Breakthrough in aortic valve treatment
Transcatheter procedure eliminates surgery for some.
Cardiologists are increasingly enthusiastic about a new technique for replacing failing aortic valves without open-heart surgery. As discussed in the February 2012 Harvard Heart Letter, transcatheter aortic valve replacement (TAVR) lets a new valve be delivered to the heart through a catheter inserted in an artery in the groin. In clinical trials at Brigham and Women's Hospital, Massachusetts General Hospital, and 24 other academic medical centers, TAVR was clearly beneficial in very sick people with damaged aortic valves who were poor candidates for surgery. Interest in the technique continues to grow, since the results of TAVR in healthier people with valve disease are encouraging.
"TAVR is the most exciting therapeutic innovation in cardiovascular disease in the past 20 years. I have patients whose downhill course has been completely reversed by this technology," says Dr. Andrew Eisenhauer, director of the interventional cardiovascular medicine service at Brigham and Women's Hospital and an assistant professor at Harvard Medical School.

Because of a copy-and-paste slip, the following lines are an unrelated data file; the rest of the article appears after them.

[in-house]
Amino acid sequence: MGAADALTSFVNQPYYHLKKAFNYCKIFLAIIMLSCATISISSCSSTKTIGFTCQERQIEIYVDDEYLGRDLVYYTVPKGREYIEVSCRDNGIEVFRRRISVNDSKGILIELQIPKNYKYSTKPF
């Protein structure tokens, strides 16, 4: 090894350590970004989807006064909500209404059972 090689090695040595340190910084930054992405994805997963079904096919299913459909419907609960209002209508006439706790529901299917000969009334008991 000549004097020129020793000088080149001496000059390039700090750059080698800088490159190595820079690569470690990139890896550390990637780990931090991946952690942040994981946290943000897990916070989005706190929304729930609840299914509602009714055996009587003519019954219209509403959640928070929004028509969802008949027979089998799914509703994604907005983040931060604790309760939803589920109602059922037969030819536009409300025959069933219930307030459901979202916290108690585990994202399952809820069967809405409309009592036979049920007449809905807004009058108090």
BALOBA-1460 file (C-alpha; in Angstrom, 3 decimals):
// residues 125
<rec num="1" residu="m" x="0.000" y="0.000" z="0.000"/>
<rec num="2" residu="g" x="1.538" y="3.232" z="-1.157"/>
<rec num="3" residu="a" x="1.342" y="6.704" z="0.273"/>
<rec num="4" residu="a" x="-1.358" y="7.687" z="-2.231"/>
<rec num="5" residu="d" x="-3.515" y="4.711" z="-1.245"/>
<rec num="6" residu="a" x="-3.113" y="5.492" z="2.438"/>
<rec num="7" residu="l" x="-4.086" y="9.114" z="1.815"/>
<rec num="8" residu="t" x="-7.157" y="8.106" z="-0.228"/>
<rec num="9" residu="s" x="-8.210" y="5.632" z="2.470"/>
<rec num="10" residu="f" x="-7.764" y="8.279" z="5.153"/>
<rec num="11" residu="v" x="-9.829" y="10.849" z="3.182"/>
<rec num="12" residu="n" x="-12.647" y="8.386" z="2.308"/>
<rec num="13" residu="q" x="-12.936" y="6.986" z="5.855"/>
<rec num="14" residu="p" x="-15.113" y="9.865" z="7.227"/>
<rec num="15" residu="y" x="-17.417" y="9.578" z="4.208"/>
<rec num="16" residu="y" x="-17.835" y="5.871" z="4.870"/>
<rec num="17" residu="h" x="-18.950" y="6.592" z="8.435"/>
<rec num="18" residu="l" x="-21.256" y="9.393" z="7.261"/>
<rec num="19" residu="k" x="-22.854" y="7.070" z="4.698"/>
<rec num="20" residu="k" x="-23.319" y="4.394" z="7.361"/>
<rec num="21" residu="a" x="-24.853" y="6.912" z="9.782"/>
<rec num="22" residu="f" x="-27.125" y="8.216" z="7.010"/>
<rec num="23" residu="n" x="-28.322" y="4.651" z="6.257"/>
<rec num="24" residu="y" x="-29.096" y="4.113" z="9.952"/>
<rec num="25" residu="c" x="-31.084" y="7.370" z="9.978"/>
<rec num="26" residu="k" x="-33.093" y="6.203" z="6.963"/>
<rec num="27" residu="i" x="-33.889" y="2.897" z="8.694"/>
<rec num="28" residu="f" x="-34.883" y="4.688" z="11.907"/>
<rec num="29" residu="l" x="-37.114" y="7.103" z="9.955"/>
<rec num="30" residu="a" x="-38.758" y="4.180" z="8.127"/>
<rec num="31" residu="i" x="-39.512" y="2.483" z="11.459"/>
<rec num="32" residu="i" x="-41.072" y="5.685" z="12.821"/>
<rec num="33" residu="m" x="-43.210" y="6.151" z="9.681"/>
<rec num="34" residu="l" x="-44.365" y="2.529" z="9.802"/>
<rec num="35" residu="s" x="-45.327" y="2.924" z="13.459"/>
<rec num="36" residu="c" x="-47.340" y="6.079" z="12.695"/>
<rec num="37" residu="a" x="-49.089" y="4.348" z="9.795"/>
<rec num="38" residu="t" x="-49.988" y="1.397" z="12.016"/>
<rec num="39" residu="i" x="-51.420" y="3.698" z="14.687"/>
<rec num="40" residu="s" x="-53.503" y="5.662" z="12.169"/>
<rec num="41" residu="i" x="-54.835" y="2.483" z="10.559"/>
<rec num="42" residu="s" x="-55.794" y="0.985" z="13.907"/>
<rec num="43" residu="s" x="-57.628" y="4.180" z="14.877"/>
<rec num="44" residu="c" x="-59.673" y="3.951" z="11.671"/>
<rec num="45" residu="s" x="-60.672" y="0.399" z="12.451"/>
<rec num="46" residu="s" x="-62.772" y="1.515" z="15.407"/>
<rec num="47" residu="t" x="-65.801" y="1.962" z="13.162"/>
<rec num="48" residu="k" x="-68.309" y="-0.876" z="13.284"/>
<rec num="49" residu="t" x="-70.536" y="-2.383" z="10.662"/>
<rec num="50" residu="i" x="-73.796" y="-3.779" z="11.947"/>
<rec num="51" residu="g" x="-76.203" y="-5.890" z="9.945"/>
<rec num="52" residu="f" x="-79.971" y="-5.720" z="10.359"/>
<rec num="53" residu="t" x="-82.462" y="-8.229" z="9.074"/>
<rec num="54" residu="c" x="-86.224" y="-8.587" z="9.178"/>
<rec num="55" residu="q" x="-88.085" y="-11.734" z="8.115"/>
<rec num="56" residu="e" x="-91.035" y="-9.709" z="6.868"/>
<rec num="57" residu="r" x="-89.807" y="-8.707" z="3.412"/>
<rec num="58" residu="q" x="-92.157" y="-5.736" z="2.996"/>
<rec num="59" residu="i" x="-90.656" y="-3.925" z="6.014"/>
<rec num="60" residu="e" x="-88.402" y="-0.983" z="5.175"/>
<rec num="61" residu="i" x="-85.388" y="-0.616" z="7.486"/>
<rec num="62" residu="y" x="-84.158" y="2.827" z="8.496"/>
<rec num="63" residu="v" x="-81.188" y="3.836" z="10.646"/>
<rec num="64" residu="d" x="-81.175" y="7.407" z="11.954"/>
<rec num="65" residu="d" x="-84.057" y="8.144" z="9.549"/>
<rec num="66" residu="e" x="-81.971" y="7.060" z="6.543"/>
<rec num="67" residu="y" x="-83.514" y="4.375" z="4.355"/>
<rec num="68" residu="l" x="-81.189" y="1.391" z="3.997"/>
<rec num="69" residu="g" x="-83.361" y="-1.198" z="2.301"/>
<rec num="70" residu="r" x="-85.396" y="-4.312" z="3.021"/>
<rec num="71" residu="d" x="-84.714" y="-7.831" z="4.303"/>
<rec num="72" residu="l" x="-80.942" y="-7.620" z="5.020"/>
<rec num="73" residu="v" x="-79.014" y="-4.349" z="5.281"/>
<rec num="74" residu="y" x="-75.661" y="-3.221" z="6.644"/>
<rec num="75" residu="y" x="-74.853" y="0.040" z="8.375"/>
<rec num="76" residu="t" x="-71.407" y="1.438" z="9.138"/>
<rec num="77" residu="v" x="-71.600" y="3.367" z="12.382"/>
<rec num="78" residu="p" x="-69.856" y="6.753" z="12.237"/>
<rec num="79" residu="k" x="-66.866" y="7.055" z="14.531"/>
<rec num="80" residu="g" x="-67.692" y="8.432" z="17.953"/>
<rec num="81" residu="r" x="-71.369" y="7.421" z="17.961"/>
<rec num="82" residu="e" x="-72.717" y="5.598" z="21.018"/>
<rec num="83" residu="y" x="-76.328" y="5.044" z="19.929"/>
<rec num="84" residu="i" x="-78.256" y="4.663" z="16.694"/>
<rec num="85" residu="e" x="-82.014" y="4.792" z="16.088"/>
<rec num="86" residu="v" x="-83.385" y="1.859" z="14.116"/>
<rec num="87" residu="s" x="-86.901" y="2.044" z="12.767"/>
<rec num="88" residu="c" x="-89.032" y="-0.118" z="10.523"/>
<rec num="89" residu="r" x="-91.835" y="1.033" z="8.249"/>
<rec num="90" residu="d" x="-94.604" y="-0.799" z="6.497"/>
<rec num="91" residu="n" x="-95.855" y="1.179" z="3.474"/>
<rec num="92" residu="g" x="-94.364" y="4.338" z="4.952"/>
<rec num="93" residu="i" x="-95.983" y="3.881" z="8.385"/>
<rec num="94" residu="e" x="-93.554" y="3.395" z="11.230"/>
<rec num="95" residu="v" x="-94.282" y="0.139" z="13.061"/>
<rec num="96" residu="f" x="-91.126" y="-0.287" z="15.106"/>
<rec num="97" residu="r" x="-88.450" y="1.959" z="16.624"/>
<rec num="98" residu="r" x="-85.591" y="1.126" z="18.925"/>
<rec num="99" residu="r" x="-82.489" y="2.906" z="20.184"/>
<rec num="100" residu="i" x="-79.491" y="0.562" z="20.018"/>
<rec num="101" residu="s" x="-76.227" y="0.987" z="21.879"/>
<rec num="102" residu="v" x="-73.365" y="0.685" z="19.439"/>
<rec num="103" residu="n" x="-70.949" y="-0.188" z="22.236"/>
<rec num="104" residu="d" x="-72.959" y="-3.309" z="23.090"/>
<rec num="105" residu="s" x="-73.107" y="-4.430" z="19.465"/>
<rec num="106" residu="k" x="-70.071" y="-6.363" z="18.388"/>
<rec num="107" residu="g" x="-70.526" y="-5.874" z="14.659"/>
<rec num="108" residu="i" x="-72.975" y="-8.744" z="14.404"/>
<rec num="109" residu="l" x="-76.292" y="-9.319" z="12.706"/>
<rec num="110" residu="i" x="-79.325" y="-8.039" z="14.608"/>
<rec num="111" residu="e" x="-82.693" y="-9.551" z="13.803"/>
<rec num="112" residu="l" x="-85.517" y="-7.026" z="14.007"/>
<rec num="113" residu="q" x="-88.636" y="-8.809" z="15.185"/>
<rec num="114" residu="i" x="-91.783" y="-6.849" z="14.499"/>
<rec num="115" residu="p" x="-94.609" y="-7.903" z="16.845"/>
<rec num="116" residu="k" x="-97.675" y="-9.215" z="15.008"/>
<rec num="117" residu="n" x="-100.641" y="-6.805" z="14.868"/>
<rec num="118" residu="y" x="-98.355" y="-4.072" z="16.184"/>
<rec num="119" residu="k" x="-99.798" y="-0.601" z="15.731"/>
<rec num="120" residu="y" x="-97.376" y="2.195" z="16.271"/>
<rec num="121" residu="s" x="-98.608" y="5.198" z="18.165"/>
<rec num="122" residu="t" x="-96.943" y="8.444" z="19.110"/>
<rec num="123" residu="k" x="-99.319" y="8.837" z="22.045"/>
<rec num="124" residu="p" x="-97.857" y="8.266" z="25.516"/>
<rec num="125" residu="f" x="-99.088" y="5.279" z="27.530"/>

Replacing an aortic valve without surgery
The no-surgery aortic valve assembly approved by the FDA is crimped onto a deflated balloon at the end of a flexible catetheter. Inserted into the leg's femoral artery (A), the catheter is guided through the aorta into the opening of the failed aortic valve (B). Inflating the balloon expands the new valve and wedges it into place (C).